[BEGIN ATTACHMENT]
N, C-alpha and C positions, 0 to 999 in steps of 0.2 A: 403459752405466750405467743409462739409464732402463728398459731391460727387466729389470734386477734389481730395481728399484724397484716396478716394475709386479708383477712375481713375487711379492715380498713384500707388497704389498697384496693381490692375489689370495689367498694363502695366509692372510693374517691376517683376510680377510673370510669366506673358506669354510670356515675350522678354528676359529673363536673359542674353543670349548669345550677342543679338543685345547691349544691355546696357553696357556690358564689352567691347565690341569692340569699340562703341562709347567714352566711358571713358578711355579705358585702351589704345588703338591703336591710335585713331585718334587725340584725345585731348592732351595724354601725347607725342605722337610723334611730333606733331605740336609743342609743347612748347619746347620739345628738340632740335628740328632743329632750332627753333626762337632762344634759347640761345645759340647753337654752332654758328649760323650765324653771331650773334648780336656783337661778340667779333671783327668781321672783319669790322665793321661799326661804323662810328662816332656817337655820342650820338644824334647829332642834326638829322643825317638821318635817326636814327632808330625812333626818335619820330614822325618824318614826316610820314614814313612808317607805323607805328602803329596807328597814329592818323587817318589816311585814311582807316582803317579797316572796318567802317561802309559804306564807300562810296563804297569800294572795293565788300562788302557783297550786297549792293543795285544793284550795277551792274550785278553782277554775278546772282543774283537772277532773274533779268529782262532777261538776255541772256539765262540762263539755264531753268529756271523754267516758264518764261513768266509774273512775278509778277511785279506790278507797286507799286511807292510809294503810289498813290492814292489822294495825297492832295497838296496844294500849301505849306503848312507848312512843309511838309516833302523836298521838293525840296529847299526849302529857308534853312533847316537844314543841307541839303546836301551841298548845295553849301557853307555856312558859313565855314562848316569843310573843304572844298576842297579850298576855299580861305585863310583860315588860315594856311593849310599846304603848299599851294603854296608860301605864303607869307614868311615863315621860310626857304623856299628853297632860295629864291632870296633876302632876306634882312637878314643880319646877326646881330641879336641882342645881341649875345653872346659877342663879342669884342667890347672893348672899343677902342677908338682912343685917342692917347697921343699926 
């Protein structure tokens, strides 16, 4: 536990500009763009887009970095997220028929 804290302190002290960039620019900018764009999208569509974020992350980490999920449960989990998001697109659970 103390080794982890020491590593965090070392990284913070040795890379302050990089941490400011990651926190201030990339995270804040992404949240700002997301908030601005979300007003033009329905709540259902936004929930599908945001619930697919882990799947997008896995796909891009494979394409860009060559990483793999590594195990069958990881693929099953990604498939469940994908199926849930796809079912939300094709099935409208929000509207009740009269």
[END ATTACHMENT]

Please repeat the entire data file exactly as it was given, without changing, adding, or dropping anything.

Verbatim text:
N, C-alpha and C positions, 0 to 999 in steps of 0.2 A: 403459752405466750405467743409462739409464732402463728398459731391460727387466729389470734386477734389481730395481728399484724397484716396478716394475709386479708383477712375481713375487711379492715380498713384500707388497704389498697384496693381490692375489689370495689367498694363502695366509692372510693374517691376517683376510680377510673370510669366506673358506669354510670356515675350522678354528676359529673363536673359542674353543670349548669345550677342543679338543685345547691349544691355546696357553696357556690358564689352567691347565690341569692340569699340562703341562709347567714352566711358571713358578711355579705358585702351589704345588703338591703336591710335585713331585718334587725340584725345585731348592732351595724354601725347607725342605722337610723334611730333606733331605740336609743342609743347612748347619746347620739345628738340632740335628740328632743329632750332627753333626762337632762344634759347640761345645759340647753337654752332654758328649760323650765324653771331650773334648780336656783337661778340667779333671783327668781321672783319669790322665793321661799326661804323662810328662816332656817337655820342650820338644824334647829332642834326638829322643825317638821318635817326636814327632808330625812333626818335619820330614822325618824318614826316610820314614814313612808317607805323607805328602803329596807328597814329592818323587817318589816311585814311582807316582803317579797316572796318567802317561802309559804306564807300562810296563804297569800294572795293565788300562788302557783297550786297549792293543795285544793284550795277551792274550785278553782277554775278546772282543774283537772277532773274533779268529782262532777261538776255541772256539765262540762263539755264531753268529756271523754267516758264518764261513768266509774273512775278509778277511785279506790278507797286507799286511807292510809294503810289498813290492814292489822294495825297492832295497838296496844294500849301505849306503848312507848312512843309511838309516833302523836298521838293525840296529847299526849302529857308534853312533847316537844314543841307541839303546836301551841298548845295553849301557853307555856312558859313565855314562848316569843310573843304572844298576842297579850298576855299580861305585863310583860315588860315594856311593849310599846304603848299599851294603854296608860301605864303607869307614868311615863315621860310626857304623856299628853297632860295629864291632870296633876302632876306634882312637878314643880319646877326646881330641879336641882342645881341649875345653872346659877342663879342669884342667890347672893348672899343677902342677908338682912343685917342692917347697921343699926 
């Protein structure tokens, strides 16, 4: 536990500009763009887009970095997220028929 804290302190002290960039620019900018764009999208569509974020992350980490999920449960989990998001697109659970 103390080794982890020491590593965090070392990284913070040795890379302050990089941490400011990651926190201030990339995270804040992404949240700002997301908030601005979300007003033009329905709540259902936004929930599908945001619930697919882990799947997008896995796909891009494979394409860009060559990483793999590594195990069958990881693929099953990604498939469940994908199926849930796809079912939300094709099935409208929000509207009740009269």